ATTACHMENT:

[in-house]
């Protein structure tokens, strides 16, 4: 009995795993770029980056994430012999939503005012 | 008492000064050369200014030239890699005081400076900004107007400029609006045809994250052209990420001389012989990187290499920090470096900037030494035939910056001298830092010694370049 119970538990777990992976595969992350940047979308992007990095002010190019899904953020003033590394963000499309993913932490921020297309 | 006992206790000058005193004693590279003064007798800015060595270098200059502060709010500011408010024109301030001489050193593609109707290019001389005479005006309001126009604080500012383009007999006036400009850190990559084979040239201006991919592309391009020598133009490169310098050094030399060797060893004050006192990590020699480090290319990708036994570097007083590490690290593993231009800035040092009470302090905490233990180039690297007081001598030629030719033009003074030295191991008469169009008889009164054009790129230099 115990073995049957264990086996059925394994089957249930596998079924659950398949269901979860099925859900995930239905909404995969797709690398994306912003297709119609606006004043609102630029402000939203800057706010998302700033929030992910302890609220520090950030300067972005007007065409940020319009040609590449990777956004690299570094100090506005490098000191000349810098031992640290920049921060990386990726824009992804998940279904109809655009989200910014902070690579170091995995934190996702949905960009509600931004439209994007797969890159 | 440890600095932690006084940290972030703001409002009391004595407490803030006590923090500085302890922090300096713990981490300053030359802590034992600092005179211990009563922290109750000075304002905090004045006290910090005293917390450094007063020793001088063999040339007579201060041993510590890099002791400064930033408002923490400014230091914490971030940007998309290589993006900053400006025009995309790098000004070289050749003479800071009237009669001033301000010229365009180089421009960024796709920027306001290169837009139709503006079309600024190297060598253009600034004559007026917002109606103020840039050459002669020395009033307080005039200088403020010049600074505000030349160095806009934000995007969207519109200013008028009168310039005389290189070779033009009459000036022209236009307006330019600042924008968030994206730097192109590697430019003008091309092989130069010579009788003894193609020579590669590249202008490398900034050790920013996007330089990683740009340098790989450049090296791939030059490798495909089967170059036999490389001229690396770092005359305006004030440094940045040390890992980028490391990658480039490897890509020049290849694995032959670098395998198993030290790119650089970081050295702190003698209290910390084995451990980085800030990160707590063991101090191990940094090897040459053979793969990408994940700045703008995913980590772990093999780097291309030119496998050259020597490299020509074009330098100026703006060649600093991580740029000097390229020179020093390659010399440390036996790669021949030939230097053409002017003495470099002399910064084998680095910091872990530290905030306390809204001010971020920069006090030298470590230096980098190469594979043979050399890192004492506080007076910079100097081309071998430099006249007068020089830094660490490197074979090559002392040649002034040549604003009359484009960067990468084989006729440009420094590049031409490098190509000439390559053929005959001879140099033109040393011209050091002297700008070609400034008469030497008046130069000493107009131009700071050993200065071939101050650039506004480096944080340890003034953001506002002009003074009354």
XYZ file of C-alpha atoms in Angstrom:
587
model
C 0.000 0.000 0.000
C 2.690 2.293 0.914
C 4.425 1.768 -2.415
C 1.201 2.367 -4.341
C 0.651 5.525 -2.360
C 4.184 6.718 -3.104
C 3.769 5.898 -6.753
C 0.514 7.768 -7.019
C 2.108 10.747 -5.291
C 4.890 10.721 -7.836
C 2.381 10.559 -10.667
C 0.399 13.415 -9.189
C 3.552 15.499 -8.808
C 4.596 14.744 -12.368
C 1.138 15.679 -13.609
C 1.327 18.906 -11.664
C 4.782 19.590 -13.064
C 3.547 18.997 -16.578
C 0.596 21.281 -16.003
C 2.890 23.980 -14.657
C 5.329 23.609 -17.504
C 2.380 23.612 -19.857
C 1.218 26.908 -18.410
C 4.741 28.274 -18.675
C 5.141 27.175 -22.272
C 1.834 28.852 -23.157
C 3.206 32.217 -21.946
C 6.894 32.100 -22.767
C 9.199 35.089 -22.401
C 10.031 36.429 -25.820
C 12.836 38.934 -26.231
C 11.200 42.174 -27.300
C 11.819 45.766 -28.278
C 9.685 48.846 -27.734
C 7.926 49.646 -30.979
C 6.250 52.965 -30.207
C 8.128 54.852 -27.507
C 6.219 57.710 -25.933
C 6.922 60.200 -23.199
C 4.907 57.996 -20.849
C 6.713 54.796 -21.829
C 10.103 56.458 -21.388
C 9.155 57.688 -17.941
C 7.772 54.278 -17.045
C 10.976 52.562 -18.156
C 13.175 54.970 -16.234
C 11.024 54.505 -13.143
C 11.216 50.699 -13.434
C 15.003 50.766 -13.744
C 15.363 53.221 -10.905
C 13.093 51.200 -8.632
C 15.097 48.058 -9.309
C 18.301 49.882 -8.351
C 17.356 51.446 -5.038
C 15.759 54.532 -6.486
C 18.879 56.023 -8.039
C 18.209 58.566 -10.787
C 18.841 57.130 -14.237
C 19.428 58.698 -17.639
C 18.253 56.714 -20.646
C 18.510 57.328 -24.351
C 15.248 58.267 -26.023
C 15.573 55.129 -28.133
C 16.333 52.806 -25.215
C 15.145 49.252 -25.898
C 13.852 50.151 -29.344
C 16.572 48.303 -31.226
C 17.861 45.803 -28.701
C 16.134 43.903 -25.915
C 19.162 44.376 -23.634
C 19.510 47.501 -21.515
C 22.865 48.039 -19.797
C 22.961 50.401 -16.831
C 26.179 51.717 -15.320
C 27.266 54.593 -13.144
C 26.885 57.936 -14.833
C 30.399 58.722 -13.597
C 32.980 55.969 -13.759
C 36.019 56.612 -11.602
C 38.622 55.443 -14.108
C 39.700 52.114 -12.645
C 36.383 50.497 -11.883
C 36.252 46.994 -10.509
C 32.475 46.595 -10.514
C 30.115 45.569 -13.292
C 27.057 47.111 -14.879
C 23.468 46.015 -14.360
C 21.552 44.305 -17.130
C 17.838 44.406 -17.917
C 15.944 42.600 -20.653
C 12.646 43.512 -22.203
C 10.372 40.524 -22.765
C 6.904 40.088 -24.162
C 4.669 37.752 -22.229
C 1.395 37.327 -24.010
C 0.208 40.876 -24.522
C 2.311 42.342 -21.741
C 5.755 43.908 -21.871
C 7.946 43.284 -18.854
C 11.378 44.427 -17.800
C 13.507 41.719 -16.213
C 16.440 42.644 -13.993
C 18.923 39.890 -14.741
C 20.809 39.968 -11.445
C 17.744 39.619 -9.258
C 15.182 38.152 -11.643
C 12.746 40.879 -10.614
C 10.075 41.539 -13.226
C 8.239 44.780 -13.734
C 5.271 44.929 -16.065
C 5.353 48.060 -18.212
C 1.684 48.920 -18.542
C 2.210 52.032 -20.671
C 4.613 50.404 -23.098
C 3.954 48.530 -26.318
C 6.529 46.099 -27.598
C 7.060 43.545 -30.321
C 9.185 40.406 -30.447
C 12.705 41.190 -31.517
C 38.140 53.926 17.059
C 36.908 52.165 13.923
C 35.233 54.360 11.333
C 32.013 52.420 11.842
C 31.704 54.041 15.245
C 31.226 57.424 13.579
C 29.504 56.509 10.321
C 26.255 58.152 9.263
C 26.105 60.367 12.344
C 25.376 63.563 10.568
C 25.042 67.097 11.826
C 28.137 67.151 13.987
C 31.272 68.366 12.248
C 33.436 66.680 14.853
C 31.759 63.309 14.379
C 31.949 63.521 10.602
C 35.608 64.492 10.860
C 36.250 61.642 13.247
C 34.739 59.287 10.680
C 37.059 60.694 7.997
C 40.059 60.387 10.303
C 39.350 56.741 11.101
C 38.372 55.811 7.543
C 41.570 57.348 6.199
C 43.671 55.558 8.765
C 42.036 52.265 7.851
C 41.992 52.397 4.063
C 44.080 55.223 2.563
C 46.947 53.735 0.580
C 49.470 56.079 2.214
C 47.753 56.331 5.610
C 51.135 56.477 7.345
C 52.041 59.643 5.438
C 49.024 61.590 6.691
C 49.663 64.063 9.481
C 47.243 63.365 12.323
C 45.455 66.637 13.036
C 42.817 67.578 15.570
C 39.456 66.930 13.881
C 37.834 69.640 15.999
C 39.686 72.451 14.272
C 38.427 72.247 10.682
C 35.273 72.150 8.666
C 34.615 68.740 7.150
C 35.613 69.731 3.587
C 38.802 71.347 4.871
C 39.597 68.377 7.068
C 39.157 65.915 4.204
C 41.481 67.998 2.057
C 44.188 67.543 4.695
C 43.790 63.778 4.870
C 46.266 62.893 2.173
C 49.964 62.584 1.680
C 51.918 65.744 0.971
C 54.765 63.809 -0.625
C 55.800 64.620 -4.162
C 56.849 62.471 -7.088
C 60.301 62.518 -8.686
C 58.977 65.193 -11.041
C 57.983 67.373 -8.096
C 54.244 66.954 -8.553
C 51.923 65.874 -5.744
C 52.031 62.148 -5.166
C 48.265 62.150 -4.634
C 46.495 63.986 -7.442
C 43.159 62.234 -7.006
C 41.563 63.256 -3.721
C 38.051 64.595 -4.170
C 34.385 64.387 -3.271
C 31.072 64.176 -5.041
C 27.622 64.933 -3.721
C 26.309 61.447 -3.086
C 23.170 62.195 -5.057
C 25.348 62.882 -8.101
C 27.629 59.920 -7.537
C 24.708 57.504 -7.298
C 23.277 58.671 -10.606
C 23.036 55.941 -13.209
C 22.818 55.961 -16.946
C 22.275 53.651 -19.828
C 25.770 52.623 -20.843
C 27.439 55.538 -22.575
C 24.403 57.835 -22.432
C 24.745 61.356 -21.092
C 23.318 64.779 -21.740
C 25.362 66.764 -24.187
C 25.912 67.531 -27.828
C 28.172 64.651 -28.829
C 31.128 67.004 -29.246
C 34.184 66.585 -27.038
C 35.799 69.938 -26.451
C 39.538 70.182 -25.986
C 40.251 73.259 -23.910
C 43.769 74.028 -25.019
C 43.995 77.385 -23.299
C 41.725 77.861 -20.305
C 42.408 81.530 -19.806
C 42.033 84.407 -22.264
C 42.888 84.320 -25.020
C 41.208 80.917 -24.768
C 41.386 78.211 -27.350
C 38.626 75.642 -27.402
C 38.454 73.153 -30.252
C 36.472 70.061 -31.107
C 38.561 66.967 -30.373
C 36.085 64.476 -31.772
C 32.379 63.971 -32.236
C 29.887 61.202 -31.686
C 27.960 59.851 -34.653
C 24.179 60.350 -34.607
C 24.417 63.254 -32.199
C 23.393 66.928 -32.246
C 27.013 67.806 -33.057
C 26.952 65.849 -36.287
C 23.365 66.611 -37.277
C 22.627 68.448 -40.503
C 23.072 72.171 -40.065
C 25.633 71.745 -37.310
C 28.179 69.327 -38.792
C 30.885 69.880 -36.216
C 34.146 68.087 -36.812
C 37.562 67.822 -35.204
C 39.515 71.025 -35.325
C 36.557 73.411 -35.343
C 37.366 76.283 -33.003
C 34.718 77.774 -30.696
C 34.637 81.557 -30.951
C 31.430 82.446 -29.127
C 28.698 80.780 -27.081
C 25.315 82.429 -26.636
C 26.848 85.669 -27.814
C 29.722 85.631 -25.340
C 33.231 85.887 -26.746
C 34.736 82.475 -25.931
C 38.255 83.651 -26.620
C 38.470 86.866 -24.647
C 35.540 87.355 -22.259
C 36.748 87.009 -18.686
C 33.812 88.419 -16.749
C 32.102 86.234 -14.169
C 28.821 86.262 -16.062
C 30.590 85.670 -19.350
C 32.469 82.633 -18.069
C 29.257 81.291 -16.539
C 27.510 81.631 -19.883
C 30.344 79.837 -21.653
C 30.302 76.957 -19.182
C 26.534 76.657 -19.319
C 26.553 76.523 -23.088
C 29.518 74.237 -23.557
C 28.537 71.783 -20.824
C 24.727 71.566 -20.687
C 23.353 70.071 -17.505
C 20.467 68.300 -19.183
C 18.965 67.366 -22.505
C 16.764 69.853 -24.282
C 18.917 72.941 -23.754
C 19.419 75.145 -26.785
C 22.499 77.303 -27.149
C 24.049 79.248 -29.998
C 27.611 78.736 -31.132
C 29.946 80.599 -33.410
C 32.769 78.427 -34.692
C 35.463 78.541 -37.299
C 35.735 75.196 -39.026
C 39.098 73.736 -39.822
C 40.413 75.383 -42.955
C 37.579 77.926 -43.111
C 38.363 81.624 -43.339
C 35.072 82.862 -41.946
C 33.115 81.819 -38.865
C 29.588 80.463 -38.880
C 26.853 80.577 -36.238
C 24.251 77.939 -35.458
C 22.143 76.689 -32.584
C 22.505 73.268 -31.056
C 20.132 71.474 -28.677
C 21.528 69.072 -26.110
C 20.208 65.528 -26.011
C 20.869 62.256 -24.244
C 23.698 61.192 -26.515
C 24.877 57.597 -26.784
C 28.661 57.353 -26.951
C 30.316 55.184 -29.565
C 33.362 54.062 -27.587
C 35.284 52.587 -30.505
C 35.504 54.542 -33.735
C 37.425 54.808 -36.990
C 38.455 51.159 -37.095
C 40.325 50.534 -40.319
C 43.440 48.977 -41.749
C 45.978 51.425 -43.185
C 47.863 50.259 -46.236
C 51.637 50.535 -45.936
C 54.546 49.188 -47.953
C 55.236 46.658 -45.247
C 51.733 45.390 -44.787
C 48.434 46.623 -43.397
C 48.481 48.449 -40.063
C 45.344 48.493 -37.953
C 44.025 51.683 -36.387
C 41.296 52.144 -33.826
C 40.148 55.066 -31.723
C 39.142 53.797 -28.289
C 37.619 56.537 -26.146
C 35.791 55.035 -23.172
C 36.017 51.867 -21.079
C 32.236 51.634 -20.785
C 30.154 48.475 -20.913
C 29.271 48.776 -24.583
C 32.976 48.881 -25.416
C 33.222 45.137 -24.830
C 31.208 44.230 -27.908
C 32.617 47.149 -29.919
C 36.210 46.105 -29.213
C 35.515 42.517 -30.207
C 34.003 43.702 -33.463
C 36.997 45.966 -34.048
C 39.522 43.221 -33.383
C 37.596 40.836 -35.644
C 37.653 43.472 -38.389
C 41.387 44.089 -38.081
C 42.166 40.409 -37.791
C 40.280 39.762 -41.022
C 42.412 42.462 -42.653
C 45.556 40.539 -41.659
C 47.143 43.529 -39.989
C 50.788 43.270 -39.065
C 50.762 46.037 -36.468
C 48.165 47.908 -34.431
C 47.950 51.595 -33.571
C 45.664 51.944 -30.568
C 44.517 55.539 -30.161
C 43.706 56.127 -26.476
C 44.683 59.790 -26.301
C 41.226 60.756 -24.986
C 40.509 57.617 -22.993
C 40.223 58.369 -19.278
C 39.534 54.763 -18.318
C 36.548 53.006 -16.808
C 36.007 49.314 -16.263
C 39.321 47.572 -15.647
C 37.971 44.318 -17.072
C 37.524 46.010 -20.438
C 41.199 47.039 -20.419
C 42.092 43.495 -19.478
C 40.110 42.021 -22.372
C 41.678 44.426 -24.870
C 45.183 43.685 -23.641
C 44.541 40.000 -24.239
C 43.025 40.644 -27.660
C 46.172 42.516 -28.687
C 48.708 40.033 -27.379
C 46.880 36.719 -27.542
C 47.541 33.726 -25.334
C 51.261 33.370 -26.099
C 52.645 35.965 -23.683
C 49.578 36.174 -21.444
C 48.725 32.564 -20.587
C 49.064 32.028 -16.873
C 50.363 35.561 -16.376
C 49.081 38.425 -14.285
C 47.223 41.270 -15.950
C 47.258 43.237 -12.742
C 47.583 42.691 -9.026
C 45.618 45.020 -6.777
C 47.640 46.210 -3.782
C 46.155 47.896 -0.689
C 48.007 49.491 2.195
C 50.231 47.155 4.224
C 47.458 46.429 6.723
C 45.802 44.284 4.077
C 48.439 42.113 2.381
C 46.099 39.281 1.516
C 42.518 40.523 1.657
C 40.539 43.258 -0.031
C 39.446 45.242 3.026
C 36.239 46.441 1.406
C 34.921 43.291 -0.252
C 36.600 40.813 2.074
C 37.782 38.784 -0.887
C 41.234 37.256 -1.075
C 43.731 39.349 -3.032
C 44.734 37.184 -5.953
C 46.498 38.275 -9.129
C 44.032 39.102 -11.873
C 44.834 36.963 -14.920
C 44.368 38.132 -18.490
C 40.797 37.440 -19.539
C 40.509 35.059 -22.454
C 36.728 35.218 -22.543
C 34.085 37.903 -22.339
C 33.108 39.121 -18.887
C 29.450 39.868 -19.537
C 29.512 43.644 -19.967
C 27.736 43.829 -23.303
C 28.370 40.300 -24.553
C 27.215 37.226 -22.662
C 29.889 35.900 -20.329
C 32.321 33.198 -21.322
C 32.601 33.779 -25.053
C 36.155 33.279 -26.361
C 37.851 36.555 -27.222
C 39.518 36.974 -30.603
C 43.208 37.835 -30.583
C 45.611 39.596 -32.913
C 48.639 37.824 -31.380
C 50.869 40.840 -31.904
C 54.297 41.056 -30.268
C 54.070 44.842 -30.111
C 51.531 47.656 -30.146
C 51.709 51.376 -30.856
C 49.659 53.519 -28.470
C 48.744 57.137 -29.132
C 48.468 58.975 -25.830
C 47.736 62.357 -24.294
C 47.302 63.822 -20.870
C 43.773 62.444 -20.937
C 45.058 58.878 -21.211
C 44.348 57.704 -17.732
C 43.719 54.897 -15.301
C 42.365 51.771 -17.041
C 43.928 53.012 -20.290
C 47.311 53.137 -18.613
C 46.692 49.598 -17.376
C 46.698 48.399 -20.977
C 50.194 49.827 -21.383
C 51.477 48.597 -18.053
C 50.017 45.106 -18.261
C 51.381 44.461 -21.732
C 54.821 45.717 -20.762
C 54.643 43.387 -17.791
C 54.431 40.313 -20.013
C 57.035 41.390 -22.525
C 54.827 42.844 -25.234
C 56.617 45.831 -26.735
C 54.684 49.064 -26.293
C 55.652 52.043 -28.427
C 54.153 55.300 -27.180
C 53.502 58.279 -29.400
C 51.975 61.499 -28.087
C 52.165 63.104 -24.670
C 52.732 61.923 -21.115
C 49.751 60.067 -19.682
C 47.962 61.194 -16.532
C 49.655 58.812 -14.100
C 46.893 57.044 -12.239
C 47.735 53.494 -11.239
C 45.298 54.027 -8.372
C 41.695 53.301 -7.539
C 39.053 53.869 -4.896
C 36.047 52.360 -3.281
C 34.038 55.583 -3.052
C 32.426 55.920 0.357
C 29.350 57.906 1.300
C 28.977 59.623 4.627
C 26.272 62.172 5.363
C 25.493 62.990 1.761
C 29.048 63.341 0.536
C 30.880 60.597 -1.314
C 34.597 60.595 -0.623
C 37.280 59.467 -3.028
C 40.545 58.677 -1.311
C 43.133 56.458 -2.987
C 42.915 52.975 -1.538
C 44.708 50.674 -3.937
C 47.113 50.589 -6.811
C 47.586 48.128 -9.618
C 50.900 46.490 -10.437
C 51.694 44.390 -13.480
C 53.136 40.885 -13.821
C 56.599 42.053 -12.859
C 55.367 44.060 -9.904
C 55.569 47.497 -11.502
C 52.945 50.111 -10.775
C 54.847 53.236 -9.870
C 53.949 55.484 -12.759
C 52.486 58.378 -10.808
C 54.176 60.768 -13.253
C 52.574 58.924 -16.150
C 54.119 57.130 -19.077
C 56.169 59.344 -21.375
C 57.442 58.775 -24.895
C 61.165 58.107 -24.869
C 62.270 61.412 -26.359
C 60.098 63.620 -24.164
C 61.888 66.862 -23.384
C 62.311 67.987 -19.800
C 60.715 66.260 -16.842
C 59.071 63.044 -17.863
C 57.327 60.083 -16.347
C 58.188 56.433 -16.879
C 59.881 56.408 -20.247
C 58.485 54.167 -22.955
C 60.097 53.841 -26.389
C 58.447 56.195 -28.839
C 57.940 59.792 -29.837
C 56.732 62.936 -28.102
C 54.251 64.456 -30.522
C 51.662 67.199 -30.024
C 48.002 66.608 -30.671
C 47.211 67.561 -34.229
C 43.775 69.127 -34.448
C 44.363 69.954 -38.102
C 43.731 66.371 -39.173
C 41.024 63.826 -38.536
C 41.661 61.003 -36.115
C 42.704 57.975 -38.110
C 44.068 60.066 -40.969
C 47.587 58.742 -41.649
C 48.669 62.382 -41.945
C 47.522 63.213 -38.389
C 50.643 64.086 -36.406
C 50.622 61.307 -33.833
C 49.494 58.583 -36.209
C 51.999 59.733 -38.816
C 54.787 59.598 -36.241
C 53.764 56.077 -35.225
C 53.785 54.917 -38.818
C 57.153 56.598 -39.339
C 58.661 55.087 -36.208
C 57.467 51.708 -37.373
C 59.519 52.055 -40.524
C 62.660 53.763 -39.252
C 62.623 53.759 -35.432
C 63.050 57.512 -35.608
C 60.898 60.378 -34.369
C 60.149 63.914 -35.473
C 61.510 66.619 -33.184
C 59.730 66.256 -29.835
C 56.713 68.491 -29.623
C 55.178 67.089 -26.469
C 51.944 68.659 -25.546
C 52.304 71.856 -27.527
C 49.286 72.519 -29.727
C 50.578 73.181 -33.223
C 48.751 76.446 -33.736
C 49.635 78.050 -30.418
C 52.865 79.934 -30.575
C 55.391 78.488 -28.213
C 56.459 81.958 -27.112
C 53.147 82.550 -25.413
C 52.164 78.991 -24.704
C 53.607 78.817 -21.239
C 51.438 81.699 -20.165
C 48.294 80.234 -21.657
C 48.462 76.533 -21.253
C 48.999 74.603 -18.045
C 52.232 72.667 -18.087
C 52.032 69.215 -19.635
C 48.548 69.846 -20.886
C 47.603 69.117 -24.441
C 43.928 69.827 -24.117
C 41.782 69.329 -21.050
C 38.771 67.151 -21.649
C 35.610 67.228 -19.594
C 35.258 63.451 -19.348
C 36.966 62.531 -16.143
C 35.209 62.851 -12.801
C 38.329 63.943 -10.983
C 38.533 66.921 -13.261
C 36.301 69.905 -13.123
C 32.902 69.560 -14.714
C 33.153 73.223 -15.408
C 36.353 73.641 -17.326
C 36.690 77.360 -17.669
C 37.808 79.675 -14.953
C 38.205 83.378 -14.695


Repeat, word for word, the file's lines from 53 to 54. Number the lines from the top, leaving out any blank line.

C 11.216 50.699 -13.434
C 15.003 50.766 -13.744